Greenway’s novel could be categorized in a number of equally accurate ways.  Ghost Girls is a debut novel and, like many such, is also a coming of age tale.  Most reviewers stopped there.  In my mind, however, this tale of an expatriate American family living in Hong Kong also falls into the “innocent Americans abroad in a dangerous world” category, a variation on the well-beloved 19th century trope of naive Americans entrapped by an older & exotic culture.  On a very mundane level, Ghost Girls also concerns a dysfunctional family (dysfunctional family novels are one of my favorite literary sub-genres).  Its Hong Kong setting, described in lovely, lyrical prose, also places the novel in that group of books that you might pick up for an afternoon’s mini-vacation in an exotic locale.  The novel is also a study, brief but concentrated, of loss and memory.  Finally, although I don’t think Greenway intended it as such, her novel is a bit of a period piece.  Its action takes place in 1967, when America’s adventure in Vietnam was at its tragic height and Mao’s Red Guards are fomenting unrest in Hong Kong in a process that will eventually see the end of British rule over the crown colony.  Both these political events determine the lives of Greenway’s characters and her depiction of them adds a great deal to the novel’s atmosphere.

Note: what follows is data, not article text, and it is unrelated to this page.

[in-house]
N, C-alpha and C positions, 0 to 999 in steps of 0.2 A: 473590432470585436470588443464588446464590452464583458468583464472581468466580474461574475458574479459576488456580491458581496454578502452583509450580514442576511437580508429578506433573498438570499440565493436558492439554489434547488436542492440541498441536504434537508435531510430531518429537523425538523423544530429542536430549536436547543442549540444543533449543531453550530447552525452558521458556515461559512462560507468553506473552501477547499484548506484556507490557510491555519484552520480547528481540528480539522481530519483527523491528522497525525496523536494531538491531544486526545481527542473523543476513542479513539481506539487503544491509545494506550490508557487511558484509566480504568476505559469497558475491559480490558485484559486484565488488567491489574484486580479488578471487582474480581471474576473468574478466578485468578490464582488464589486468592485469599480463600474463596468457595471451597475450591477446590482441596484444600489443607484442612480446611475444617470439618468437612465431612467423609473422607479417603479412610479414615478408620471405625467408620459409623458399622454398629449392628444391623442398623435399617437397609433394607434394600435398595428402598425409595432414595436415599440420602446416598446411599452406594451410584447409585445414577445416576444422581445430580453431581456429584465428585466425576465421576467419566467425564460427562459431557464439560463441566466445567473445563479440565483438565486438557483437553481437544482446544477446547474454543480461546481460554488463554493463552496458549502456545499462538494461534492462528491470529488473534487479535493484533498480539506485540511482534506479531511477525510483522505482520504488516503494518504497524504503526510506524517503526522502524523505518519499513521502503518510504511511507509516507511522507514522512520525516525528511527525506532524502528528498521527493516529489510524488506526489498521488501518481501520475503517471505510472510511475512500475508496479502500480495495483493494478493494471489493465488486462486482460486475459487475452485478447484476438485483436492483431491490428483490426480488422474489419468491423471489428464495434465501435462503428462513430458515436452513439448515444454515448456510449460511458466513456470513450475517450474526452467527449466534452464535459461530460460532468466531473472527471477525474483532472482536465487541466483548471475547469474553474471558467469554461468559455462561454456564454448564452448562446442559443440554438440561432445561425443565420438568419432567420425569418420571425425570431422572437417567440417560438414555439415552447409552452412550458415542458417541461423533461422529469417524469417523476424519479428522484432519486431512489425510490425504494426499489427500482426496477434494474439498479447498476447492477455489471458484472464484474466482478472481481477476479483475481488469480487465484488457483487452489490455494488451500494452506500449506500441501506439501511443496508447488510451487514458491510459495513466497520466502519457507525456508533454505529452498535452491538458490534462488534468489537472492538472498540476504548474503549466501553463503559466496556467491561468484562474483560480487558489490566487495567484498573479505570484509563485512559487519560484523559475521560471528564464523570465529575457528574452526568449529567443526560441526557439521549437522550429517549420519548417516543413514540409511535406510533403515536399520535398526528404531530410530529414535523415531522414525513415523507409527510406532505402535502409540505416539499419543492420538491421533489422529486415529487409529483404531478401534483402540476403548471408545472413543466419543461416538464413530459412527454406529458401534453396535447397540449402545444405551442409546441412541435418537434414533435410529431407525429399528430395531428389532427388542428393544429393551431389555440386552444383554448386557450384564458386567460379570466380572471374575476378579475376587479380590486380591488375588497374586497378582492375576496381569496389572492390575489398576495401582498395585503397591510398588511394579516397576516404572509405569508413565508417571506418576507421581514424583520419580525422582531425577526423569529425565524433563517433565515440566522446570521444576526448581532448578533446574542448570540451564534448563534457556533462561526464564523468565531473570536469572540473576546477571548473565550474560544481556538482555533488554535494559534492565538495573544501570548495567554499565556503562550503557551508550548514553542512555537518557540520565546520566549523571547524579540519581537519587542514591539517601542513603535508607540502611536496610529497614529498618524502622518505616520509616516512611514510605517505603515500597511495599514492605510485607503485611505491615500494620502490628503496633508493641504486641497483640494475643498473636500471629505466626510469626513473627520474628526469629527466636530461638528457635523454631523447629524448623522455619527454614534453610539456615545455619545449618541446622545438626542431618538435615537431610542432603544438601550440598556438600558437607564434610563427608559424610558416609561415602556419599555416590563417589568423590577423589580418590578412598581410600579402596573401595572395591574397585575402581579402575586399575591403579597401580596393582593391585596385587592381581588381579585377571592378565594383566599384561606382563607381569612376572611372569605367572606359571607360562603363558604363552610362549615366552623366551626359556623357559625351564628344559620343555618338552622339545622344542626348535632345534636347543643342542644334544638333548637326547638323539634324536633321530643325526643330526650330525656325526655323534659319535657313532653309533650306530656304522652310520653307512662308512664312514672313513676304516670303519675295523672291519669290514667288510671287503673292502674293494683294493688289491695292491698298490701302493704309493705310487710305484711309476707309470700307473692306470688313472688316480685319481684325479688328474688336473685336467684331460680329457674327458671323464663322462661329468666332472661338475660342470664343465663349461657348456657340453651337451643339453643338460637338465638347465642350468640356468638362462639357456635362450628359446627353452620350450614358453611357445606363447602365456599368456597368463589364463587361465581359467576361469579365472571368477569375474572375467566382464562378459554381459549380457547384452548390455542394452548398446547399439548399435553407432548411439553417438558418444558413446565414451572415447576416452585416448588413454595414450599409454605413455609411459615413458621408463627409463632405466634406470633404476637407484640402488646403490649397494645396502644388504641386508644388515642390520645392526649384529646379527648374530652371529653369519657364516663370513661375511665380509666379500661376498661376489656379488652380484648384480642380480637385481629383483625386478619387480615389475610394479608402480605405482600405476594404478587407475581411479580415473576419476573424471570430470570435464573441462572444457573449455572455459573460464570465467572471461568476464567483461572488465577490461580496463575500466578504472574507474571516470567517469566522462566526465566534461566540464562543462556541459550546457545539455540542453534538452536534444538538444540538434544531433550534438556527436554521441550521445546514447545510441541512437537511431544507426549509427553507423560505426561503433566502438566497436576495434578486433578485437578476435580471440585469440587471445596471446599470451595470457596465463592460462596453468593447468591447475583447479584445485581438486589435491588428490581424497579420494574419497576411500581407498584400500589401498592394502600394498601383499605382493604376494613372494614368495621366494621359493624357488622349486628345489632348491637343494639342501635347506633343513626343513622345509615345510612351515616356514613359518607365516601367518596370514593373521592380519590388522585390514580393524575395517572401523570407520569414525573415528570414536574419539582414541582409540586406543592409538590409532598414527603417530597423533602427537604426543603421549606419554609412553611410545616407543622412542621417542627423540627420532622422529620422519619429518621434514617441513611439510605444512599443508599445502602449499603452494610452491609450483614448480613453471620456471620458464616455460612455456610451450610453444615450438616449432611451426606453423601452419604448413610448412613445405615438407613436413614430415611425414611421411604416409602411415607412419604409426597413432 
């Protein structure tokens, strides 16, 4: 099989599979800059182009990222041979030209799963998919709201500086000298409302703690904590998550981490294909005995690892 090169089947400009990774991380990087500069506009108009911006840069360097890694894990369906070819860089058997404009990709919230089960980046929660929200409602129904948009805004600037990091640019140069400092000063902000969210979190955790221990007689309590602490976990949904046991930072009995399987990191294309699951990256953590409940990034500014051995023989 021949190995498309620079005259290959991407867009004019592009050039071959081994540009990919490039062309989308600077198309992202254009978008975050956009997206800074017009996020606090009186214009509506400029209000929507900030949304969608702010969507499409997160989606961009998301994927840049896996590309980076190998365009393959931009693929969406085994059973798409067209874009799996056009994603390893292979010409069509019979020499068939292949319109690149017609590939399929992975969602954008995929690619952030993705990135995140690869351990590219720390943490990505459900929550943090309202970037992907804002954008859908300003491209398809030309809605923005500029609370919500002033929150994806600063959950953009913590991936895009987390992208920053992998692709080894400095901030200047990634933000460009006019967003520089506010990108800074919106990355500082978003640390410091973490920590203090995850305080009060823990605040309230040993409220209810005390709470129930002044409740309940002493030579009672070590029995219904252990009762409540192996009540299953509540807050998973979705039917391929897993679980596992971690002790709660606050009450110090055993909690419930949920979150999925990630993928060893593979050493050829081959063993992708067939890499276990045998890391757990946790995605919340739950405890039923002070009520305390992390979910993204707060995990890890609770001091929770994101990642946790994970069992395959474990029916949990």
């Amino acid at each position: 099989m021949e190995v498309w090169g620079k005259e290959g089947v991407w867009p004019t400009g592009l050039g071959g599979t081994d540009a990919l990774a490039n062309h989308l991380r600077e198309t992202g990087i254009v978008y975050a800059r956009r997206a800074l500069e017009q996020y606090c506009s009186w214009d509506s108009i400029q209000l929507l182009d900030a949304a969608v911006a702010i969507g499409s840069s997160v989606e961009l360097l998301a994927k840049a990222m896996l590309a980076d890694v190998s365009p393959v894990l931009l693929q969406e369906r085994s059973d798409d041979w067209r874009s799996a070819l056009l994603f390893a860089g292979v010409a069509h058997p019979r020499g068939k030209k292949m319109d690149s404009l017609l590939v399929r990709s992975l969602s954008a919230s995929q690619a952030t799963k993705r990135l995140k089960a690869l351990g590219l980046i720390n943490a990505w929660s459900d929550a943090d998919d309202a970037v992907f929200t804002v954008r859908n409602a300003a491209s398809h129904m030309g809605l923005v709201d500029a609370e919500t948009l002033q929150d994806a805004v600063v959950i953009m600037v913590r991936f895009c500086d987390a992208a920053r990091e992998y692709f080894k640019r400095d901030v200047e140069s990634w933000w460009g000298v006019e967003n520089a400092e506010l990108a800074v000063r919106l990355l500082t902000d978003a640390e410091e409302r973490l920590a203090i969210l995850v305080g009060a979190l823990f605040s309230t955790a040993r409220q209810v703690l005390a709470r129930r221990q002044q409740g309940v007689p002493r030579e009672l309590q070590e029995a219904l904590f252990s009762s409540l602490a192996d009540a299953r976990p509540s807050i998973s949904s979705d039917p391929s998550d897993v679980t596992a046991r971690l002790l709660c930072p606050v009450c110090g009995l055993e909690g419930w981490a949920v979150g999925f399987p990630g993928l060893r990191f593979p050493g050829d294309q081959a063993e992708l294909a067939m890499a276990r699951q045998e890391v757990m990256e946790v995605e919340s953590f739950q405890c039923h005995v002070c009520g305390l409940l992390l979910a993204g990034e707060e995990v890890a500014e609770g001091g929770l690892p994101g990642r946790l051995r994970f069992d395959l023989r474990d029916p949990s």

It is the summer of 1967 and the news is filled with images of the war that is raging in southeast Asia.  The family’s father is a photographer for Time Magazine, assigned to cover the war.  While he works on assignment in Vietnam, his wife Marianne and his two daughters, Frankie and Kate, live in Hong Kong where they await his occasional visits from the war zone.  It’s one of the novel’s ironies that Hong Kong, chosen as a safe refuge from war, is itself descending into intense street violence brought about by clashes between police and communist demonstrators.  During her husband’s absence Marianne uses the charms and comforts of the colony’s British elite (Sunday luncheon, anyone, or perhaps tea?) to barricade herself against the violence and her fear; an artist, she also immerses herself in painting charming water colors of an idyllic, imaginary China that never existed.  Twelve year old Kate and her older sister Frankie are left largely to Ah Bing, the family’s Chinese nanny and house keeper; they are her gwaimui, or white ghost girls (on occasion, she also refers to them as houh hoi, or “little whores.”  Marianne is oblivious.)  The combination of an unreachable mother, and a father becoming increasingly addicted to the lure of Vietnam and the adrenaline of war, mean the two girls essentially navigate adolescence and the street dangers created by political turmoil on their own.